James J Feigenbaum, Christopher Muller, Elizabeth Wrigley-Field, 18 February 2019

The mortality rate of non-Hispanic white Americans in midlife has been rising since the beginning of the 21st century, in contrast to the national decline in deaths from infectious disease witnessed during the previous century. This column reviews the fall in infectious mortality in US cities across regions and racial groups. It finds that southern cities had the highest rate of death from infectious disease in every year from 1900 to 1948, primarily because southern cities were populated by greater proportions of black residents, who suffered extreme risks from infectious disease in cities in all regions. 

Frank Lichtenberg, 08 February 2019

Given the relationships between innovation and growth and between growth and longevity, it seems likely that new ideas have played a major role in increased longevity. This column examines the impact of medical innovation on cancer survival rates and mortality in the US. The findings suggest that a significant share of the increase in the five-year observed survival rate between 1994 and 2008 may have been due to an increase in the novelty of medical ideas several years earlier. Turning to the impact of new cancer drugs specifically, it finds that drugs launched in 36 countries during 2006-2010 reduced the number of disability-adjusted life years lost to cancer in 2015 in those countries by about 8.7%.

Janet Currie, 24 January 2019

Janet Currie of Princeton University discusses how increasing access to health care prenatally and in early childhood reduces deaths and leads to long-term improvements in child and young adult outcomes.

Janet Currie, Hannes Schwandt, Josselin Thuilliez, 10 August 2018

Understanding how inequalities in health are related to inequalities in income is a key issue for policymakers. This column describes how despite increasing income inequality in both countries, the development of mortality has been very different in France compared with the US. The findings show that inequalities in income and health do not necessarily move in tandem, and highlight how public policy helps to break this link. 

Jonathan Gruber, Thomas Hoe, George Stoye, 04 August 2018

Emergency departments in hospitals around the world are under pressure to reduce waiting times. This column analyses the effect of a government target for hospitals in England which mandates a maximum waiting time of four hours. The target successfully reduced waiting times and mortality, but increased costs per patient.

Janet Currie, 13 March 2017

Has inequality in mortality been going up or down? In this video, Janet Currie discusses why this inequality has been decreasing. This video was recorded at the American Economic Association in Chicago in January 2017.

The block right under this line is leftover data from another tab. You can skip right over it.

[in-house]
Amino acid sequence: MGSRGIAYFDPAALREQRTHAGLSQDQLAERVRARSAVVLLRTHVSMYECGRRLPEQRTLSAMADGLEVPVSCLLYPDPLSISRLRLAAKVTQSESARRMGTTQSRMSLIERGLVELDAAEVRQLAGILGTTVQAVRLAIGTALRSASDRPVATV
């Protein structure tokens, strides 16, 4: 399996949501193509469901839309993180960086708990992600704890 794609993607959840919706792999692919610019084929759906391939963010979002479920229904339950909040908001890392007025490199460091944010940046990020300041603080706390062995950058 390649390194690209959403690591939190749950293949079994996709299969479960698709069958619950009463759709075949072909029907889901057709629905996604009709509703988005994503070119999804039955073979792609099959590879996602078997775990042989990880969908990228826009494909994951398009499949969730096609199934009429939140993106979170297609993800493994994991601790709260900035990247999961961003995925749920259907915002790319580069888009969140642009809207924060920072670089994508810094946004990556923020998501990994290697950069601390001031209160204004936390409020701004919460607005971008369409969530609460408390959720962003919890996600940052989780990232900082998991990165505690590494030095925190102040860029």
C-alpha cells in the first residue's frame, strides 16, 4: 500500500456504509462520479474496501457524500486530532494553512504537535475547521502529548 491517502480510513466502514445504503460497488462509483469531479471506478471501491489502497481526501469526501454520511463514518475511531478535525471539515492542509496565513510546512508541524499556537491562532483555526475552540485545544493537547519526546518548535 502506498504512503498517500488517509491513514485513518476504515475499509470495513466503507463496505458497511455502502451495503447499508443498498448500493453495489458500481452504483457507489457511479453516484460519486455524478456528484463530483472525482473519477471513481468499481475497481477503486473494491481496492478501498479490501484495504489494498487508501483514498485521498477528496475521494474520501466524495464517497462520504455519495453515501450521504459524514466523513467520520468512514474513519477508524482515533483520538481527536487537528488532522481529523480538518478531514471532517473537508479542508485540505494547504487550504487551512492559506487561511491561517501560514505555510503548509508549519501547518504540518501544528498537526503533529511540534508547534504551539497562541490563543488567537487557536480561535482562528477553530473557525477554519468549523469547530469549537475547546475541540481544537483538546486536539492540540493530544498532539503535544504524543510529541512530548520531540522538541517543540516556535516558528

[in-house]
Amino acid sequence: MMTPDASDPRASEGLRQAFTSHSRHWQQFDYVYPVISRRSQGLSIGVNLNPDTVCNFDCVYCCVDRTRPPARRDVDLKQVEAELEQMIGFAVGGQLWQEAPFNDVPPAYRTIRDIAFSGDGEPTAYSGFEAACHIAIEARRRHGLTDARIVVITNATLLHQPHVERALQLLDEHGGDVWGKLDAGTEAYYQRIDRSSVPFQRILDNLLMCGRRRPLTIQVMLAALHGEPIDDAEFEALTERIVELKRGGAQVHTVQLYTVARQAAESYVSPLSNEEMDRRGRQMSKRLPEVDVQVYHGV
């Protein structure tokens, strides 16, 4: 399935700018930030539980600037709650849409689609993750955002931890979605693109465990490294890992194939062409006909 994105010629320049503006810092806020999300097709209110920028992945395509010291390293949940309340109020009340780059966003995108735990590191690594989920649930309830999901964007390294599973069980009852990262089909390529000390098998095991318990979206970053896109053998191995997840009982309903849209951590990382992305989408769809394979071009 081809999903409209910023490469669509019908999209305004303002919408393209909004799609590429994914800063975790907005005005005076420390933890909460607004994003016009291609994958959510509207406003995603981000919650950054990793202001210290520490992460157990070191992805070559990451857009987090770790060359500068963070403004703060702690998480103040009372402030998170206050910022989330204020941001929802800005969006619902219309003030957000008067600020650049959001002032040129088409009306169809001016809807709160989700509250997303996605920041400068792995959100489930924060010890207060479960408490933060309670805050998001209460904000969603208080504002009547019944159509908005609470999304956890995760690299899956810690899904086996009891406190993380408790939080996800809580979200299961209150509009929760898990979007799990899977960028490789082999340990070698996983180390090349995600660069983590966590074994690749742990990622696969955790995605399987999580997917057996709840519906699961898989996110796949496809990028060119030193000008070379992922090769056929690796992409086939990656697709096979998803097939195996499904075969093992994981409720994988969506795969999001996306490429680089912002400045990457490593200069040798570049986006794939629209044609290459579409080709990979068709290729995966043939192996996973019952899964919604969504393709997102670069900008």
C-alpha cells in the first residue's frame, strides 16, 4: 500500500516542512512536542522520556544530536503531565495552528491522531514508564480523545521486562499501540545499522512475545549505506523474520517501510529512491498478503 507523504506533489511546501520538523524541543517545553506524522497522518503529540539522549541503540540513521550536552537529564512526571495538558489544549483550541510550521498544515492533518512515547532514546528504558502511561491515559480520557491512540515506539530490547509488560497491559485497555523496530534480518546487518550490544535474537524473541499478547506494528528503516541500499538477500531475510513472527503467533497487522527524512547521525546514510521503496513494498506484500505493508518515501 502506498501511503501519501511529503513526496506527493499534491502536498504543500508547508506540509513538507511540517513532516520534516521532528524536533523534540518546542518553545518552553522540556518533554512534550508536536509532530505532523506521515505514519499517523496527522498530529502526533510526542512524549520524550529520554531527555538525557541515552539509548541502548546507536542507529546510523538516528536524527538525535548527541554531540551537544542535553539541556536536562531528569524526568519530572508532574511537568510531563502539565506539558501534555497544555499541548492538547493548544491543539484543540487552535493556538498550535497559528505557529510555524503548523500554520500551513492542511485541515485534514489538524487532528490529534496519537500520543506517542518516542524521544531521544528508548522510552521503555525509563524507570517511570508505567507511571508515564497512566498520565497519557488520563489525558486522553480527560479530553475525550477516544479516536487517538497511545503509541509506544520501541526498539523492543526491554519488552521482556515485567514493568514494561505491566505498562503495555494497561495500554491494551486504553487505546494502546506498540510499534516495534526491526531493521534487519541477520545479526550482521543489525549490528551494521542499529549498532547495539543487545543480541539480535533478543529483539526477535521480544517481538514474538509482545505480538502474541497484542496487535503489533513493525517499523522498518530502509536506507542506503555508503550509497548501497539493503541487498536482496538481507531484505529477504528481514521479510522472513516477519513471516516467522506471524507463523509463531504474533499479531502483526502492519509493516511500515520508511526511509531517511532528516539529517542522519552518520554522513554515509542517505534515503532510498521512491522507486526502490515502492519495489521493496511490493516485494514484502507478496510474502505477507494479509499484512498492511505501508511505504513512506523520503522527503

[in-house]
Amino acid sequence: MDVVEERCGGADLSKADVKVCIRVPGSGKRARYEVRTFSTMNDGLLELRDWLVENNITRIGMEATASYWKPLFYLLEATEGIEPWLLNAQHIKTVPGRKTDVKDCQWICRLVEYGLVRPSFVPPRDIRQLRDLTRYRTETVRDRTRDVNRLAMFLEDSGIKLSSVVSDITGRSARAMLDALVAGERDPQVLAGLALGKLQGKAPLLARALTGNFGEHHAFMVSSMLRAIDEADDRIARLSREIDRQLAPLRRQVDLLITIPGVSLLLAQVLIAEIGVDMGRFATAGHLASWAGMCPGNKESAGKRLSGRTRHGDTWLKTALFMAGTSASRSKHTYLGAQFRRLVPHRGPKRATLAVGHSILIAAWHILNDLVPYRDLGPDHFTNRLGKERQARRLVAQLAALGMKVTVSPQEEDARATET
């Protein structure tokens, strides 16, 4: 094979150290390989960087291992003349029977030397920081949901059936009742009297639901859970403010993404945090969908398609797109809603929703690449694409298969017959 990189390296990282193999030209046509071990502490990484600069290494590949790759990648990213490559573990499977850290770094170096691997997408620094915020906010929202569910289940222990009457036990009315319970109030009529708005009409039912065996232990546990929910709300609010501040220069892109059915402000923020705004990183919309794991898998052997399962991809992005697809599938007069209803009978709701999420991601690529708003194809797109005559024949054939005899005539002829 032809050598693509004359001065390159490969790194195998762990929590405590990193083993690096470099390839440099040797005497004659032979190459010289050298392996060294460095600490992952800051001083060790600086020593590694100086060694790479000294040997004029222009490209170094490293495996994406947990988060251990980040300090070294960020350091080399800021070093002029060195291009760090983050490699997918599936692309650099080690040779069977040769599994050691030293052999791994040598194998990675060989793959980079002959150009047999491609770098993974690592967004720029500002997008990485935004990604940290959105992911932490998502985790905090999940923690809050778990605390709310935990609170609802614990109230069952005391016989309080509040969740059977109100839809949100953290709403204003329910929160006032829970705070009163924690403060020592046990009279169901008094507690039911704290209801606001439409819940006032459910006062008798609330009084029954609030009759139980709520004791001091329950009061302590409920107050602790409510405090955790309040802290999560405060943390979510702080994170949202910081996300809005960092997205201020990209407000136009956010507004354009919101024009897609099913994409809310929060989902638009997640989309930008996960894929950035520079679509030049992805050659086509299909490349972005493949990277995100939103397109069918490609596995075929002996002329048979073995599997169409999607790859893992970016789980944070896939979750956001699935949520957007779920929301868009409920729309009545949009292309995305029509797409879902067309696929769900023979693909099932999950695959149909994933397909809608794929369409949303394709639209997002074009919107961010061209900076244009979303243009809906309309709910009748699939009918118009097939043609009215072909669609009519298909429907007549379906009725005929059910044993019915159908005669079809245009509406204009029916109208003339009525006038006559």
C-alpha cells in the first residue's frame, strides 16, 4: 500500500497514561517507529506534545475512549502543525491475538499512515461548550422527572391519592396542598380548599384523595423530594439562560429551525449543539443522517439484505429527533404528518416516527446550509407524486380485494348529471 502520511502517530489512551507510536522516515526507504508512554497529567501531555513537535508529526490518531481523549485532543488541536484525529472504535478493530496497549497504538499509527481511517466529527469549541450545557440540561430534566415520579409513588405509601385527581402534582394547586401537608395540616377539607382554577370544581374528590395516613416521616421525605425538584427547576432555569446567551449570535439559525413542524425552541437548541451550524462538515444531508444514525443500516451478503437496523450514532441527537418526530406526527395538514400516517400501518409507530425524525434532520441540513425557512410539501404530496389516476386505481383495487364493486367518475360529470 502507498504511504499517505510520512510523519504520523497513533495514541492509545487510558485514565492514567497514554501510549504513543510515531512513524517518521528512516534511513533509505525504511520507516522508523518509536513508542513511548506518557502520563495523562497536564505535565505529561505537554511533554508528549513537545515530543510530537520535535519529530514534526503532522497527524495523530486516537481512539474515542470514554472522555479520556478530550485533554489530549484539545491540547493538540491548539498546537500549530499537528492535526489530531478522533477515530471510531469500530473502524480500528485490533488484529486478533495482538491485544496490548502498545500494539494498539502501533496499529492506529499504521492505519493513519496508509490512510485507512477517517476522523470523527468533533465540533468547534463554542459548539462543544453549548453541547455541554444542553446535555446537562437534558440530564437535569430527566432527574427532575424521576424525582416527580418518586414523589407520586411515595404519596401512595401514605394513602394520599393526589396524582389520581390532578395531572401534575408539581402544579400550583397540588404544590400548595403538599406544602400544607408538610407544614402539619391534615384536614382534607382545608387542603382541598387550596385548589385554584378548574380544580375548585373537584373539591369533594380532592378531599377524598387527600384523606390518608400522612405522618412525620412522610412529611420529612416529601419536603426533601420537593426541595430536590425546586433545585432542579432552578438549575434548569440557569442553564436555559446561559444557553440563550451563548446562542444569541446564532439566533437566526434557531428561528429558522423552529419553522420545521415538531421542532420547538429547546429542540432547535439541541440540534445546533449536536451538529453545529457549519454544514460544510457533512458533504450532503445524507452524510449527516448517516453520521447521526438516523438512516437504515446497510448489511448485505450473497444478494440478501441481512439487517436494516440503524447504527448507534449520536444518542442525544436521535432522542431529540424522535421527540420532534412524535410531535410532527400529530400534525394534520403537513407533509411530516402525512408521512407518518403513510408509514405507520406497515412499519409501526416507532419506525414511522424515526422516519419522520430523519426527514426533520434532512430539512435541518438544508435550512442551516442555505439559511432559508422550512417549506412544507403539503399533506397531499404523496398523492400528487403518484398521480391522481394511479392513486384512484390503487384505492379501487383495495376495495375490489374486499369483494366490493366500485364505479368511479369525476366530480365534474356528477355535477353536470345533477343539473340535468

Janet Currie, Hannes Schwandt, 02 July 2016

Inequalities in mortality rates are a good indicator of economic wellbeing, but most of the existing literature does little to distinguish between developments in infants and adults. This column uses extensive US data to analyse mortality trends across all age groups. It finds that the health of the next generation in the poorest areas of the US has improved significantly and the race gap has declined significantly. Underlying explanations include declines in the prevalence of smoking and improved nutrition, and a major cause is social policies that target the most disadvantaged. 

Christopher J. Ruhm, 29 October 2015

Conventional wisdom tells us that health deteriorates when the economy weakens and improves when it strengthens. Some research tentatively agrees, but there is a marked dearth of challenges and robust research. This column presents new evidence suggesting that the reductions in mortality occurring during typical economic downturns also occur in periods of crisis, adding useful caveats for different types of downturns and crises.

Siwan Anderson, Debraj Ray, 10 October 2015

The developing world has notoriously low female-to-male sex ratios, a phenomenon that has been described as ‘missing women’. It is argued that this is driven by parental preferences for sons, sex-selective abortion, and different levels of care during infancy. This column shows that these higher rates of female mortality continue into adulthood. It argues that being unmarried, especially through widowhood, can have substantial effects on relative rates of female mortality in the developing world.

Dora Costa, Matthew Kahn, 27 April 2015

Newspapers report good and bad news, but the reporting doesn’t always match reality. This column presents evidence from turn-of-the-century America that news reports of typhoid tracked mortality patterns, but the reporting was biased. Spikes in death rates led to bigger jumps in media coverage when death rates were low. This could be due to the idea that deviations from Kahneman and Tversky’s ‘reference points’ are more newsworthy, or due to the possibility that bad news is more valuable to readers when things seem to be going well.

John Earle, 07 March 2009

A controversial article recently published in the Lancet argues that mass privatisation is responsible for the increased mortality in post-communist societies during the 1990s. It suggests privatised firms cut employment, which hurt health and mortality. This column uses firm-level data to show that there is no evidence that privatisation systematically lowered firm-level employment.

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